EXTREME ENERGY - It's not just Canada, it's not just tar sands...

The main purpose of International Stop the Tar Sands Day is to raise awareness about the destructiveness of tar sands development in northern Alberta, Canada. We believe it is important the world finds out about the Albertan tar sands in particular because they are one of the largest and most destructive energy projects in the world. But it is also important to recognize extreme energy or unconventional fossil fuels like the tar sands are unfortunately everywhere.

Tar sands development is going global. The second largest tar sands deposit in the world can be found in the southern Orinoco River Basin of Venezuela. The Italian oil company ENI not only has tar sands projects in the Orinoco River Basin but in the Republic of Congo as well. Other African tar sands operations can be found in Nigeria and Madagascar (fortunately, this one was stopped in 2011 for financial reasons). In 2010, the US state of Utah approved the very first American tar sands project. Russia is said to have vast tar sands deposits. The province neighboring Alberta - Saskatchewan - is in the process of getting its tar sands industry off the ground.  Tar sands can even be found in Trinidad & Tobago.

Oil shale is the other unconventional oil that needs to be stopped. Oil shale (more or less oil locked in rock) requires even more energy than tar sands to process and thus produces more greenhouse gas emissions. The extraction and processing of oil shale is almost indentical to tar sands with a few differences. For example, oil shale usually needs to be heated up twice before it can be sent to refineries, whereas tar sands are heated once. Operations are either approved or already underway in Estonia, Australia (Queensland and South Australia) and North Dakota, USA. Oil shale can also be found in Israel and Jordan. In early 2011, development began on the massive oil shale deposit in south Texas.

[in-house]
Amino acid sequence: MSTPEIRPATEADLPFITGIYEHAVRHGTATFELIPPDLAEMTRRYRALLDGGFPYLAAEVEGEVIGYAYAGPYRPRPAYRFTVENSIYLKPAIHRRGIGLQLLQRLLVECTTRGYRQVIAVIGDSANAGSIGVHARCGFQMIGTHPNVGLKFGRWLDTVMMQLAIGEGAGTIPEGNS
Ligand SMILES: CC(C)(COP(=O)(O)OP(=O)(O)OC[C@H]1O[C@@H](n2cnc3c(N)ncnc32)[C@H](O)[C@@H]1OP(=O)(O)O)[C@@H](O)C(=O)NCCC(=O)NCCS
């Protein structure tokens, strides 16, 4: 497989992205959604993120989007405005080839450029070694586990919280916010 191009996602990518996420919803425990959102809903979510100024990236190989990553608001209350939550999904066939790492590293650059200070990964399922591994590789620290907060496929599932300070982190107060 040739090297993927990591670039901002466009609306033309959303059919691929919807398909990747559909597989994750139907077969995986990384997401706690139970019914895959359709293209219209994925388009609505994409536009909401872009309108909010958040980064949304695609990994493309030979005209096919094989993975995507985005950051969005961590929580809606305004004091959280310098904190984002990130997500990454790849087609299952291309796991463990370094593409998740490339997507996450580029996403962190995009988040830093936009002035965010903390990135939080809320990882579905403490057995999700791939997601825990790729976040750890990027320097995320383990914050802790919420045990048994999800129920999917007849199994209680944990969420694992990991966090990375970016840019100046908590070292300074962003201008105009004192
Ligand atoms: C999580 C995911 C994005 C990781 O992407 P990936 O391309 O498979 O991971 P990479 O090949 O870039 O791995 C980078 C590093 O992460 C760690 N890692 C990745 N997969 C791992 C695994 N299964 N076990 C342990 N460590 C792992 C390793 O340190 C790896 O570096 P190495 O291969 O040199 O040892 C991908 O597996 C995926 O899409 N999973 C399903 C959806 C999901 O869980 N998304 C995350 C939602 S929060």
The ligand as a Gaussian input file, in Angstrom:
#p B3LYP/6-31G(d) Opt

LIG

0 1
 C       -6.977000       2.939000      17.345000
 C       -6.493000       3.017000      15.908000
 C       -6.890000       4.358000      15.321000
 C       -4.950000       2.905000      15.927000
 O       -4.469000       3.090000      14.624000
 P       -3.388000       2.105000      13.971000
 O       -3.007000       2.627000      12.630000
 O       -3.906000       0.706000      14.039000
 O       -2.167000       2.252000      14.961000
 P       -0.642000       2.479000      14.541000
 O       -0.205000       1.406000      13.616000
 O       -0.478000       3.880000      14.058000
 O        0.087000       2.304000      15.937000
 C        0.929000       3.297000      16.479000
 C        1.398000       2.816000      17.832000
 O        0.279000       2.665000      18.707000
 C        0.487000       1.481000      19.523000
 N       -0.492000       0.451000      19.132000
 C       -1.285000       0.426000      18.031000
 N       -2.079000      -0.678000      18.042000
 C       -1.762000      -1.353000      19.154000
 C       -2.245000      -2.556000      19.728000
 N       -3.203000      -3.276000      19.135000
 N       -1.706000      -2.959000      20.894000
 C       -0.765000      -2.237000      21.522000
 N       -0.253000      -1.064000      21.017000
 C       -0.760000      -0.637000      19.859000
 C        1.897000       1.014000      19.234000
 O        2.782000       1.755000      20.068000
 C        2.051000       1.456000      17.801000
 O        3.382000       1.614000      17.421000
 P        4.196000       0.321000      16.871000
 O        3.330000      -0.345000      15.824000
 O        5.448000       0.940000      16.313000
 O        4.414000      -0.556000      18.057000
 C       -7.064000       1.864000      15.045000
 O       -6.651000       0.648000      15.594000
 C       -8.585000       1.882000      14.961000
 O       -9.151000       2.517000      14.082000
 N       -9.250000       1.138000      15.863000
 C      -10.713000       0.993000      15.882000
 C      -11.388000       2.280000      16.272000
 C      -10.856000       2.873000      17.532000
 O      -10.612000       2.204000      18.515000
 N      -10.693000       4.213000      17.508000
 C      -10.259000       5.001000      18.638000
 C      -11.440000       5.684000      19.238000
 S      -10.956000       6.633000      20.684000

And then there is fracking for unconventional gas (also known as coal seam gas, coal bed methane or shale gas). This is like the natural gas version of the tar sands. Fracking or hydraulic fracturing simply involves drilling a vertical hole 100 to 3000 meters underground until it penetrates the shale (rock that contains natural gas). Small explosions are set off in the shale to break it up, and then pressurized water loaded with chemicals is shot down the hole to force the natural gas up and out.

Natural gas is one of the cleanest burning fossil fuels and when compared to developing tar sands or oil shale, gas fracking produces considerably less CO2, but fracking is riddled with environmental and social problems. Water tables have been contaminated and poisoned due to the chemicals used in fracking or the natural gas leaking into the groundwater (the pipes used in fracking have a bad tendency of cracking). In some cases of water contamination people have been able to literally set their tap water on fire. Health problems have also been reported in communities close to fracking operations. It is still unclear how much methane is released during fracking operations. Methane has twenty-five times the global warming potential of carbon dioxide. 

Gas fracking is also going global. Shale gas can be found all over the US (Pennsylvania, New York, Wyoming) and Canada (Ontario, Quebec, Nova Scotia, BC). The Australian government fully supports coal seam gas (CSG) as way to get Australia off coal. There have already been major CSG developments in Queensland, but permits for CSG operations have been handed out all over the country. Poland and the Karoo in South Africa are both said to have shale gas deposits. Due to public outcry the French government banned fracking operations in 2011.

The tar sands, oil shale and gas fracking make up the three headed monster that is extreme energy or unconventional fossil fuels. They require using more extreme, environmentally damaging methods than their predecessors (conventional fossil fuels) to get at resources that are better off left in the ground. The use of conventional fossil fuels has already pushed climate change dangerously close to the point where we will no longer be able to stop the world from heating up. Why would we then use unconventional fossil fuels which produce even more greenhouse gas emissions and are even more damaging to us and the environment? We need to turn towards renewable and sustainable sources of energy (wind, solar, geothermal etc) that produce little to no GHG emissions instead going with the three headed monster.

This International Stop the Tar Sands Day let our voice to stop gas fracking and oil shale be as loud as our voice to stop the tar sands. The unconventional fossil fuels industry is just getting started so there is still a good chance we can stop it. If those of us standing up to the tar sands, oil shale and gas fracking work together locally and internationally our chances of stopping this industry will greatly improve. In fact, we may just be unstoppable!  

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